California cuts off water to 25 million residents

Acting in one of the worst droughts in California’s history, state officials announced on Friday that they would cut off the water that it provides to local agencies serving 25 million residents and about 750,000 acres of farmland.
With no end in sight for the dry spell and reservoirs at historic lows, Mark Cowin, director of the California Department of Water Resources, said his agency needed to preserve what little water remained so it could be used “as wisely as possible.”
It is the first time in the 54-year history of the State Water Project that water allocations to all of the public water agencies it serves have been cut to zero. That decision will force 29 local agencies to look elsewhere for water. Most have other sources they can draw from, such as groundwater and local reservoirs.
But the drought has already taken a toll on those supplies, and some cities, particularly in the eastern San Francisco Bay Area, rely almost exclusively on the State Water Project, Mr. Cowin said.

“We’ll always keep basic human health and safety as highest priority,” he said. “We’ll try to meet those needs as best we can.”
The Metropolitan Water District, which serves much of Southern California, gets about 30 percent of its water from the State Water Project.
Most of the farmers served are in Kern County, at the southern end of the Central Valley. Kern County is a major producer of carrots.
“Our action is intended to keep as much of the remaining water supplies upstream in reservoirs,” Mr. Cowin said, “so we have it available for the warm period in the summer and fall.”
Last year was the driest on record in California, and January, usually one of the wettest months of year, has brought almost no precipitation.
In January, Gov. Jerry Brown declared a drought emergency for California. And despite some moisture in some parts of the state this week, the news has only gotten worse in the two weeks since his proclamation.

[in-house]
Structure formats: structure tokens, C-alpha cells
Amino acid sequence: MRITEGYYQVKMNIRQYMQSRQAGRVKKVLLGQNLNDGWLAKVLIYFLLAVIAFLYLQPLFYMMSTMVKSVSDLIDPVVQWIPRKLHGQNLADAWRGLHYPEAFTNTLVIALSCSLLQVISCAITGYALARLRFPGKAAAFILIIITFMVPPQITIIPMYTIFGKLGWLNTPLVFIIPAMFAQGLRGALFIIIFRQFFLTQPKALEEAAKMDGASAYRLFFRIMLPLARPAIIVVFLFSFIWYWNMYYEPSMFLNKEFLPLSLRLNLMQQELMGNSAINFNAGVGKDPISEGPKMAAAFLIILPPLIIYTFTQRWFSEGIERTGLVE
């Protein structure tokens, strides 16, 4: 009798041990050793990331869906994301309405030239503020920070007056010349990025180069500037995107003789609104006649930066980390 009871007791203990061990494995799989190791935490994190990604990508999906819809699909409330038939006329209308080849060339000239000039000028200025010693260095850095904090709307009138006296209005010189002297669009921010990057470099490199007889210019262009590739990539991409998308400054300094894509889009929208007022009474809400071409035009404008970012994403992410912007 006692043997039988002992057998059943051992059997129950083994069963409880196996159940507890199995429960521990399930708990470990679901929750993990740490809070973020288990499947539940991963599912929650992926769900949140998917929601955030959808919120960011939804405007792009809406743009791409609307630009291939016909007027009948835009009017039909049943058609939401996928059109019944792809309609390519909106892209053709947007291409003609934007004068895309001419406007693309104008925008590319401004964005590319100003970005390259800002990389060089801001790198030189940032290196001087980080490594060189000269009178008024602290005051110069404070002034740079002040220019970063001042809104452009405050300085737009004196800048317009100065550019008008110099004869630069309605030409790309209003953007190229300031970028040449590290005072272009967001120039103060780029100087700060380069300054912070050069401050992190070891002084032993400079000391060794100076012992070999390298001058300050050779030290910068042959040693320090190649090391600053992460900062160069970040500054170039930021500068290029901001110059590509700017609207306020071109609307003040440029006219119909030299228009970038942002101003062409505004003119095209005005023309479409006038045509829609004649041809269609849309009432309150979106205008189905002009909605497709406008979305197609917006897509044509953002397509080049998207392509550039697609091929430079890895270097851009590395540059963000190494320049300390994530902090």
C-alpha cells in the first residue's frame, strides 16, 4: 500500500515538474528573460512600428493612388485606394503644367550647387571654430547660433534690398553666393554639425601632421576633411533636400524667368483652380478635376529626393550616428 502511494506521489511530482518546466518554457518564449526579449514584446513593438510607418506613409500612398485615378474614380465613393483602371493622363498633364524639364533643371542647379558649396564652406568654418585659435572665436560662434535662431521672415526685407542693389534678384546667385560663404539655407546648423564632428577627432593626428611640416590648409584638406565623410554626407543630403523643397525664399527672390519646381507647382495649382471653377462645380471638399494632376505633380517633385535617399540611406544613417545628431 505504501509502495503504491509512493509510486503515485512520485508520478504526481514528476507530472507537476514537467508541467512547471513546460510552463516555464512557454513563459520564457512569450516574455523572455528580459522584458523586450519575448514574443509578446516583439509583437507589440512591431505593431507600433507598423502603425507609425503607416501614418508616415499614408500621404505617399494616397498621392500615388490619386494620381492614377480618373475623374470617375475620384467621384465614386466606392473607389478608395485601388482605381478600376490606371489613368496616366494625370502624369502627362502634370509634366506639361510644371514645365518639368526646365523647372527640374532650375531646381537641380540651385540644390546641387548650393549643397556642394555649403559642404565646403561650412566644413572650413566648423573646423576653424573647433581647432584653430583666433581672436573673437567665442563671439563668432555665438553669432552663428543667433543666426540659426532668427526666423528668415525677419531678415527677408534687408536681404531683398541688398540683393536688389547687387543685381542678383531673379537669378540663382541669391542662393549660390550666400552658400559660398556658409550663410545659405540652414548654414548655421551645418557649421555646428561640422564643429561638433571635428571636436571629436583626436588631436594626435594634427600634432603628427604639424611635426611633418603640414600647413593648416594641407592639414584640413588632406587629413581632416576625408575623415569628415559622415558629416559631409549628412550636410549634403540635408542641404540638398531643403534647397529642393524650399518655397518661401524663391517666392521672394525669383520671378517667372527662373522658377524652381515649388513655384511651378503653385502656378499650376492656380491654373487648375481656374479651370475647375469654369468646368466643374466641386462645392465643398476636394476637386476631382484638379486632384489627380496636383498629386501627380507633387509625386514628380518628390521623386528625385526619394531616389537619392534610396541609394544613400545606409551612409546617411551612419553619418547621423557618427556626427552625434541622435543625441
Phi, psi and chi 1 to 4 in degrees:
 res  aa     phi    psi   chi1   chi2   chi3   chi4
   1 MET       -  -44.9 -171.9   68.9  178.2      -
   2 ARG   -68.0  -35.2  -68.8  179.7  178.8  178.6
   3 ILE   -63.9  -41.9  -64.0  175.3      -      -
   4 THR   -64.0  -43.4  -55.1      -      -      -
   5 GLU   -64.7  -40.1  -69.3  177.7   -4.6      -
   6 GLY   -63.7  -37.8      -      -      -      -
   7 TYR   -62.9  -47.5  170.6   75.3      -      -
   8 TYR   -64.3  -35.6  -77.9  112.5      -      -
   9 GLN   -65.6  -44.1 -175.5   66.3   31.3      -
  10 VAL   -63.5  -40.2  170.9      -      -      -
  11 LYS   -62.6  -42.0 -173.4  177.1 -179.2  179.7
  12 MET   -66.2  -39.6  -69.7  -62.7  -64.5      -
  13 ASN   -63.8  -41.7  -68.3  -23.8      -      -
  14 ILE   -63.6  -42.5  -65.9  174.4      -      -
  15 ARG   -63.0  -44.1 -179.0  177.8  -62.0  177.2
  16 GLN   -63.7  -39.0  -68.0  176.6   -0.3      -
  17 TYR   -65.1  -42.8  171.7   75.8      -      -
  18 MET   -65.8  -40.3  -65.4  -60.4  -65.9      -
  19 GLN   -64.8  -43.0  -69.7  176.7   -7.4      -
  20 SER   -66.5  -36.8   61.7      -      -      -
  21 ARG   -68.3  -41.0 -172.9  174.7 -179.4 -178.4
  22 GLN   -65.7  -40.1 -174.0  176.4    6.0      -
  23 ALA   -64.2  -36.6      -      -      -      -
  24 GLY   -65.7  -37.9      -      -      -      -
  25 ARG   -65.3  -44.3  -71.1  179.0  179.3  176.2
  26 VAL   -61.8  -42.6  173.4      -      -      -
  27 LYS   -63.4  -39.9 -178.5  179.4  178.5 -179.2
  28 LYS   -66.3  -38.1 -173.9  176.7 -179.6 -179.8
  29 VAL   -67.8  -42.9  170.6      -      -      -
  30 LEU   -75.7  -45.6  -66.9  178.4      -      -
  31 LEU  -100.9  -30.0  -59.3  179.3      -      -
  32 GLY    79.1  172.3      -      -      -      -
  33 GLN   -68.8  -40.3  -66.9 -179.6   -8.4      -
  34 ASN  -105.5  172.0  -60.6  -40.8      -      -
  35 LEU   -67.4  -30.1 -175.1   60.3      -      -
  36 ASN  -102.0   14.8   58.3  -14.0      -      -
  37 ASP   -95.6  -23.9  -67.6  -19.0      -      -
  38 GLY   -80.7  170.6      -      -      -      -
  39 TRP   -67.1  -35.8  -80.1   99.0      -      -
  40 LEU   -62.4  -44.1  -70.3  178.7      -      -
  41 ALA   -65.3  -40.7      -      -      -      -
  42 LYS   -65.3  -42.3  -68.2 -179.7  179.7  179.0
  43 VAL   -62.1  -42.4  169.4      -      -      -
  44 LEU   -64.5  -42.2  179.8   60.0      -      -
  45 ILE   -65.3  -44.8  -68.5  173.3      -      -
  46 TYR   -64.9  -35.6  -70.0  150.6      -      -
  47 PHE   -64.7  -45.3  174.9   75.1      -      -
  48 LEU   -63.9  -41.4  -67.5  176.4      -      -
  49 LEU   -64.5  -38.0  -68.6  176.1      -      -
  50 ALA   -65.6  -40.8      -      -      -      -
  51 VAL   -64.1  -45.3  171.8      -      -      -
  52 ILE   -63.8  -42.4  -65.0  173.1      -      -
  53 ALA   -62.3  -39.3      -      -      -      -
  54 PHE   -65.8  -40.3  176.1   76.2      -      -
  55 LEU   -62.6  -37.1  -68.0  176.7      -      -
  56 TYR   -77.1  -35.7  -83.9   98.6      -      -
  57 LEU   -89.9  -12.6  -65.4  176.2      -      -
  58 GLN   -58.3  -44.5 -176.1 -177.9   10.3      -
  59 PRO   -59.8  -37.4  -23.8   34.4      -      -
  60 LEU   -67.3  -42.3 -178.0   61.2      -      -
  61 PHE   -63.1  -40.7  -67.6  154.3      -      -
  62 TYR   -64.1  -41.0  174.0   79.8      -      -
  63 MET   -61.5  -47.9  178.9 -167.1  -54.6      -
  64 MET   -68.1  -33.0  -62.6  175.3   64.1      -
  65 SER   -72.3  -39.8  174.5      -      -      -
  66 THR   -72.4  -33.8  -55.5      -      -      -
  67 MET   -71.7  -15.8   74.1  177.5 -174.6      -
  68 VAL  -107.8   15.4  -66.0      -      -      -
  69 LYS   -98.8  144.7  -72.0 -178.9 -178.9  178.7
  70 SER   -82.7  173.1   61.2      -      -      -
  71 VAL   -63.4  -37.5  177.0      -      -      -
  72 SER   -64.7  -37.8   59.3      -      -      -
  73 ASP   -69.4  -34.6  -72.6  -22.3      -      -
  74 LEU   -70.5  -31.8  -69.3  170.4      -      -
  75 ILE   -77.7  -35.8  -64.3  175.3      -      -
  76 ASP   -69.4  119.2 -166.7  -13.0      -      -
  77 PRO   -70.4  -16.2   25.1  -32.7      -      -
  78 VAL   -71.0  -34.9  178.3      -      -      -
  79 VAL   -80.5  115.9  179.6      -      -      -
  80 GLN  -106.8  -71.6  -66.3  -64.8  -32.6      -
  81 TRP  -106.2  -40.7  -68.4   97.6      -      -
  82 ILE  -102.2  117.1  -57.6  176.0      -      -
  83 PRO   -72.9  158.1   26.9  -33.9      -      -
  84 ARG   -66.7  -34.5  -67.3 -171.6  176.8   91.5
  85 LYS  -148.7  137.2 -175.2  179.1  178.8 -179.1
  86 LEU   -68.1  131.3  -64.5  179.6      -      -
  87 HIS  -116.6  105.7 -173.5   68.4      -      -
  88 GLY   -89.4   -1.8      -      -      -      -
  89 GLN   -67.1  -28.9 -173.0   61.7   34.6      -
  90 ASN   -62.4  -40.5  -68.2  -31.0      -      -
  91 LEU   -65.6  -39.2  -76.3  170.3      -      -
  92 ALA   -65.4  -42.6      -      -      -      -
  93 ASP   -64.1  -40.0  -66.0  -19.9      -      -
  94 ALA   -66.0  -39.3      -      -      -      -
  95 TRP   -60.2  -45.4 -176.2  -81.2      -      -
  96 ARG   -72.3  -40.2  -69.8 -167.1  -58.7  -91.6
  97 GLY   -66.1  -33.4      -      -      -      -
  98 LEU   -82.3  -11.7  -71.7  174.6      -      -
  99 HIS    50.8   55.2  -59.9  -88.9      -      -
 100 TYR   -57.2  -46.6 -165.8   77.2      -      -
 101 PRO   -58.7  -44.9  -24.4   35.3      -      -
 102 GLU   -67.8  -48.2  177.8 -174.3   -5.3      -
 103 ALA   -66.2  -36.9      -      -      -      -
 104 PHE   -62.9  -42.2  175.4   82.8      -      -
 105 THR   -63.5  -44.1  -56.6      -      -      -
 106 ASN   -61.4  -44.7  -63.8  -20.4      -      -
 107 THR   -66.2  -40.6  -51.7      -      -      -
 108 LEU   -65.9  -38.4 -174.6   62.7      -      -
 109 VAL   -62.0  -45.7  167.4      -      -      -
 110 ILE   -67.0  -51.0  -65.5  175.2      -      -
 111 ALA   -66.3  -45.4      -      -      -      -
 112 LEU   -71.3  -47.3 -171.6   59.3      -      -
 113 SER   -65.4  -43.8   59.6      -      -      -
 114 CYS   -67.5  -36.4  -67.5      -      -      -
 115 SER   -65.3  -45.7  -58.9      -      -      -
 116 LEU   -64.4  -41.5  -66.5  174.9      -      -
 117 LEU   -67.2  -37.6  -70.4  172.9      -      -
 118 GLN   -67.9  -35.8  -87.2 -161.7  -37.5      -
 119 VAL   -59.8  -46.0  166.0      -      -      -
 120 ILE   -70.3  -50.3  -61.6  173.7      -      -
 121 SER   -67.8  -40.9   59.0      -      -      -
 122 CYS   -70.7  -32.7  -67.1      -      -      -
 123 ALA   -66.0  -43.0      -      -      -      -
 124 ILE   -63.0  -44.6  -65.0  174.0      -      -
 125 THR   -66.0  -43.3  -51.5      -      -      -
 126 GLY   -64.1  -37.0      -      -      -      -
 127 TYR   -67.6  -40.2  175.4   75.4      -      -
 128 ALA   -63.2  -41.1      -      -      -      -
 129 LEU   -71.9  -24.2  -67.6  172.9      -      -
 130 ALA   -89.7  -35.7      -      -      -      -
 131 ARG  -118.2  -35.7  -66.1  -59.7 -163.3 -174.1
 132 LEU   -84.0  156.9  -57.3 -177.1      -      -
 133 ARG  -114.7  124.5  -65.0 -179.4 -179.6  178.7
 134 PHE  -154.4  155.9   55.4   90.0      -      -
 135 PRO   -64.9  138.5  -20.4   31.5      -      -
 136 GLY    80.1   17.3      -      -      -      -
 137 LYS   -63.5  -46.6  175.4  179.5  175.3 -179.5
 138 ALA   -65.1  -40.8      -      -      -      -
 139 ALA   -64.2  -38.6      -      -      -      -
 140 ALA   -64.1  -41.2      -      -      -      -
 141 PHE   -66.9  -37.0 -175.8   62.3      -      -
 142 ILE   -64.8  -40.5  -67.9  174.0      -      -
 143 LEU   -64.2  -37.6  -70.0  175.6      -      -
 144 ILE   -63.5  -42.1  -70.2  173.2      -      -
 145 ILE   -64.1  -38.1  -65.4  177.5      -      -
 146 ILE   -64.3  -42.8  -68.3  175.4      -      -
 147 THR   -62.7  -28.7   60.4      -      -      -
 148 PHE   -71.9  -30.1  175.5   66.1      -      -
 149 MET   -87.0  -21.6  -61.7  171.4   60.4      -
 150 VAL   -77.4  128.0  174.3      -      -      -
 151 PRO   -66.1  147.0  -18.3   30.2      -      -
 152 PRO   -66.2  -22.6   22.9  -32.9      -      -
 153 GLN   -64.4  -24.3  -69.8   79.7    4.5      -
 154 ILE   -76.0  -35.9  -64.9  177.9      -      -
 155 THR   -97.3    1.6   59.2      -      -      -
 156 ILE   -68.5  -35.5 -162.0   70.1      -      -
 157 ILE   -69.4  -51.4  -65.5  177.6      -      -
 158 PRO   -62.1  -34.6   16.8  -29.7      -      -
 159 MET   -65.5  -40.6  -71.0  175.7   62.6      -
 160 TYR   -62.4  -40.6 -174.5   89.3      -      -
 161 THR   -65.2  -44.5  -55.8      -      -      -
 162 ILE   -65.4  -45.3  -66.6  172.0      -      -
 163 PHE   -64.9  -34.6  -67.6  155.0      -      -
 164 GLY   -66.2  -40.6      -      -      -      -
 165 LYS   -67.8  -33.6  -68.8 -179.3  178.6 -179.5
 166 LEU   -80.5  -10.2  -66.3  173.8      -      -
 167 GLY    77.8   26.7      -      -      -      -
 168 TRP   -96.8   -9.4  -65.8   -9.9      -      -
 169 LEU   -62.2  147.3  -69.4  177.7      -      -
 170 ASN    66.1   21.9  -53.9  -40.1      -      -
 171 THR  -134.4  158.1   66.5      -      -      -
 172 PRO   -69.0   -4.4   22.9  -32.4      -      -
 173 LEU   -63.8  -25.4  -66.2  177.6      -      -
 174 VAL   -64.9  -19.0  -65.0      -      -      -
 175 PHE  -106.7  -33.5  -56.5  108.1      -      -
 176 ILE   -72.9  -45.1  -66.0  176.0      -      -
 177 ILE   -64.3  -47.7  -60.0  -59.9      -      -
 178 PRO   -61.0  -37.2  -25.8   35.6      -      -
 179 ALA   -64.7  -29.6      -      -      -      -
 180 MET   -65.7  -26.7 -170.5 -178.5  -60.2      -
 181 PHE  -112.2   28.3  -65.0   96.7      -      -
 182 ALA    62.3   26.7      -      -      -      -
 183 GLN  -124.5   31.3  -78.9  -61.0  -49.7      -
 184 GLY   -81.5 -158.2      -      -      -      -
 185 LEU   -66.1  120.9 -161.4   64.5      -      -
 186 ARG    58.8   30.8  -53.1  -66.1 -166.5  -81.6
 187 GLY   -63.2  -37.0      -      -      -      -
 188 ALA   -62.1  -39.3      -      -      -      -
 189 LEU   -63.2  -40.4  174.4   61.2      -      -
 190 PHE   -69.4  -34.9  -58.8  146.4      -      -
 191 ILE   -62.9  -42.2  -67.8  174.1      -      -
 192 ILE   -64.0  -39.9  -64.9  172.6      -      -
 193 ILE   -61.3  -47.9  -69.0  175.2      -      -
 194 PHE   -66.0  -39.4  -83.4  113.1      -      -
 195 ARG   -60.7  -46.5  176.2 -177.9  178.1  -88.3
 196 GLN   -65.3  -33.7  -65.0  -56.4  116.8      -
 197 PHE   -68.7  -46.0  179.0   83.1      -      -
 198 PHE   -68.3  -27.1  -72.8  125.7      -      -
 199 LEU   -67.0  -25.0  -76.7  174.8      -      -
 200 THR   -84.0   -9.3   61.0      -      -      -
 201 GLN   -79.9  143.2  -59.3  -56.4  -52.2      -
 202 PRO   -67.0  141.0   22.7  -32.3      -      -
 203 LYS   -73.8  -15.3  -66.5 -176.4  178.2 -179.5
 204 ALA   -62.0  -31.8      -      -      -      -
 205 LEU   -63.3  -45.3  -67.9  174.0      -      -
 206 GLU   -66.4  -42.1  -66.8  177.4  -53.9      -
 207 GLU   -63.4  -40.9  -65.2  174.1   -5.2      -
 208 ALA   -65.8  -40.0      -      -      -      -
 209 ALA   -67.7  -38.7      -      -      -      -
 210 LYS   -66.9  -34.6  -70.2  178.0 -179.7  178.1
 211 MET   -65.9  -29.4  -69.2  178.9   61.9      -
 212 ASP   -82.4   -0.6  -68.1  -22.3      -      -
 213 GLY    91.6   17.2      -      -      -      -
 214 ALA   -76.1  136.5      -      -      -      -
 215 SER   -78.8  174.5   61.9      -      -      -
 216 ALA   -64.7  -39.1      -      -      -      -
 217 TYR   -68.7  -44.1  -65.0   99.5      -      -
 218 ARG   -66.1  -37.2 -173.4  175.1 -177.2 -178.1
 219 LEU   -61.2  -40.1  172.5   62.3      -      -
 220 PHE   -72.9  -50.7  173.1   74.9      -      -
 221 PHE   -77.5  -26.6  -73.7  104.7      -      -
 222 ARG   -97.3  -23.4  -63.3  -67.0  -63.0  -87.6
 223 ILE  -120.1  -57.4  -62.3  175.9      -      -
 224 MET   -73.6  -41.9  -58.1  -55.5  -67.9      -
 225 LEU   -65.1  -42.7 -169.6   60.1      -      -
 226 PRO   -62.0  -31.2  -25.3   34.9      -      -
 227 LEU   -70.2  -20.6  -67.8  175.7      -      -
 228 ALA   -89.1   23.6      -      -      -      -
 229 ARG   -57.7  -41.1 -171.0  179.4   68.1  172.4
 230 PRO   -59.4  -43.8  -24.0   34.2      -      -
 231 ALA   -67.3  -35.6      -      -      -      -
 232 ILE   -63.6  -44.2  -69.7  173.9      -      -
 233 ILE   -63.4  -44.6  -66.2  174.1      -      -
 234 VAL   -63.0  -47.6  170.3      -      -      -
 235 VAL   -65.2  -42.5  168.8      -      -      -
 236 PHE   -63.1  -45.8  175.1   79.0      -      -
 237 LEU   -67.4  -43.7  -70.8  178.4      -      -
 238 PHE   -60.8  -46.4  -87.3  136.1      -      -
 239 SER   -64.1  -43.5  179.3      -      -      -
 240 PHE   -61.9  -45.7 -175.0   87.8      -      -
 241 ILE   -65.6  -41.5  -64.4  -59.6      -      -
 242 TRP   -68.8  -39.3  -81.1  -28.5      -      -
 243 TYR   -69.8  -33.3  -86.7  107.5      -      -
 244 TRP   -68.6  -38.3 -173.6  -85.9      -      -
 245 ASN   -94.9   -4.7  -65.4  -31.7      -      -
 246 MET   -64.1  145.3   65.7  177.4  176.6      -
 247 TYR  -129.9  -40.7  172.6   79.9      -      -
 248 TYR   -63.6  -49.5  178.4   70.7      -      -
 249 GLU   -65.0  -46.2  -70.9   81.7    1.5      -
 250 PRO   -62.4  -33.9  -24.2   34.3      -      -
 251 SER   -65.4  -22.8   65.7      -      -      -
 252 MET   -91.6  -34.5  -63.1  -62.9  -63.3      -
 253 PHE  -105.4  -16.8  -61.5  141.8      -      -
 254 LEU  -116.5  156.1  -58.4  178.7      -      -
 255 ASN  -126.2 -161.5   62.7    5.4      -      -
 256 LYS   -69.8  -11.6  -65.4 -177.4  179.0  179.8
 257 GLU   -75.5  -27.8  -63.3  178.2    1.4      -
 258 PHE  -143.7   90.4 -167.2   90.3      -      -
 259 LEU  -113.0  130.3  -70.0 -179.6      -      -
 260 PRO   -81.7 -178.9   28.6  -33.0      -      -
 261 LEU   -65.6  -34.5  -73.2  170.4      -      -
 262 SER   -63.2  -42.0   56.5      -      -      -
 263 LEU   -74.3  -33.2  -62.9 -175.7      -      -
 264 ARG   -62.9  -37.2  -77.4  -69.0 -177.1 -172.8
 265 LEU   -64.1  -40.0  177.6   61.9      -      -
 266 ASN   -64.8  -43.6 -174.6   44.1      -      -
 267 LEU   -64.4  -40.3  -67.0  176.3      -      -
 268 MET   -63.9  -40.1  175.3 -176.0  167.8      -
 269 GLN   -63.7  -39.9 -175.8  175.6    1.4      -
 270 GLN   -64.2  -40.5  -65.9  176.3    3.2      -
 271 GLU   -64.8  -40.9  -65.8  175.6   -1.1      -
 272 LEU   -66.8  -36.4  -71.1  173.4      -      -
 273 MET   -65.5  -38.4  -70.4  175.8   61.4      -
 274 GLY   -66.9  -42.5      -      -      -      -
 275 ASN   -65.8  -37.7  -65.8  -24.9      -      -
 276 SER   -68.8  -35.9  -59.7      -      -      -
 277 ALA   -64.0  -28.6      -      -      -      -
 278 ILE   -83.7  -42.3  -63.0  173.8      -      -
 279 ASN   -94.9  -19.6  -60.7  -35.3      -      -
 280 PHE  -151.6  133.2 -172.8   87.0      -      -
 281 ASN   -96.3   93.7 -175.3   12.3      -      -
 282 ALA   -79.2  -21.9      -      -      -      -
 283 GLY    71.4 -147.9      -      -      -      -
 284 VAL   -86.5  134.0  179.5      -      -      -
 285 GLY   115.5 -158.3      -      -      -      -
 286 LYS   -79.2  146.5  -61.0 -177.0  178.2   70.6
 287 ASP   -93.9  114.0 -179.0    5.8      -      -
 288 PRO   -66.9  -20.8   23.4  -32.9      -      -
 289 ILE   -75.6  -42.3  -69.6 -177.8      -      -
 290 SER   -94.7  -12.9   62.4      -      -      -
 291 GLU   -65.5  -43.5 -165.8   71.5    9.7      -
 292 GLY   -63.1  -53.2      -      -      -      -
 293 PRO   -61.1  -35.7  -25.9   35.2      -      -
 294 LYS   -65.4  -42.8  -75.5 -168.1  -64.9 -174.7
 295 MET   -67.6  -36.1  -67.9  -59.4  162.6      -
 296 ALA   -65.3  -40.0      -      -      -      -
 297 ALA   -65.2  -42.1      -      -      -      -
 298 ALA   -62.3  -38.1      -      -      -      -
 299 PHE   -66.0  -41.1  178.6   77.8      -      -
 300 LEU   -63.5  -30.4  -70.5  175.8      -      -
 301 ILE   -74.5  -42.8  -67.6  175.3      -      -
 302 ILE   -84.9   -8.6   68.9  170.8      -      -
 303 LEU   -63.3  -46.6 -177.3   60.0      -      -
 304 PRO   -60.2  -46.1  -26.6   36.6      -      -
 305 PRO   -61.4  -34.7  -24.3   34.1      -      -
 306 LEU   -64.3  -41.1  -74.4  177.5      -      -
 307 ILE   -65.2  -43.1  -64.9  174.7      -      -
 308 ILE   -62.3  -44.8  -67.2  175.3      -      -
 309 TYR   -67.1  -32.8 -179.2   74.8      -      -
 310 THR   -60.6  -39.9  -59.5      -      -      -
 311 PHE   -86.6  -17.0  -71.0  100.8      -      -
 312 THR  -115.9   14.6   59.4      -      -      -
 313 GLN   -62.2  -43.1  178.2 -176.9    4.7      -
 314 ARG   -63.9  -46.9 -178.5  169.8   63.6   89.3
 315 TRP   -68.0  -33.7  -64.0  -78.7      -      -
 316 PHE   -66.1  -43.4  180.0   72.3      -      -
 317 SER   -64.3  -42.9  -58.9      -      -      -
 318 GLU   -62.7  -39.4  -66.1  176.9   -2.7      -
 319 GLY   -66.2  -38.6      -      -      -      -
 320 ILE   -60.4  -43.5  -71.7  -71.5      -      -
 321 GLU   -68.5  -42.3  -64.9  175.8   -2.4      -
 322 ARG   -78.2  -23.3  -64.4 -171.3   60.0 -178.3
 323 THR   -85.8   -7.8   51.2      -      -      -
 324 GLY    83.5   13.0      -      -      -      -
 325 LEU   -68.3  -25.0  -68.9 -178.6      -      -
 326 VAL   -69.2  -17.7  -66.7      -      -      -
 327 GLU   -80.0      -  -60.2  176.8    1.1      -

State reservoir levels are lower than they were at this time in 1977, the last time the state endured a drought this severe. The snow pack sits at only 12 percent of normal for this time of year. And 17 rural communities are in danger of running out of water within a few months.
“Today’s action is a stark reminder that California’s drought is real,” Mr. Brown said in a statement. “We’re taking every possible step to prepare the state for the continuing dry conditions we face.”
Mr. Brown has urged Californians to reduce their water consumption by 20 percent. In addition, a growing list of mandatory restrictions has been put in place.
The California Department of Fish and Wildlife has limited fishing in certain places because of low water levels. Outdoor fires have been restricted because of dry conditions that have prolonged the danger of wildfires in the state far past the usual end of fire season. The Department of Forestry and Fire Protection has hired 125 more firefighters this week.
The announcement about water allotment was made Friday in part to help farmers determine what, if anything, they should plant this year.
Many ranchers, forced to buy hay to feed their cows, have sold off much of their herds, while farmers in a number of Western states have been mulling whether to let their fields lie fallow this year.
“Farmers, fish and people are all going to get less water immediately,” Mr. Cowin said. “But we think these actions will help protect our water sources in the long run.”

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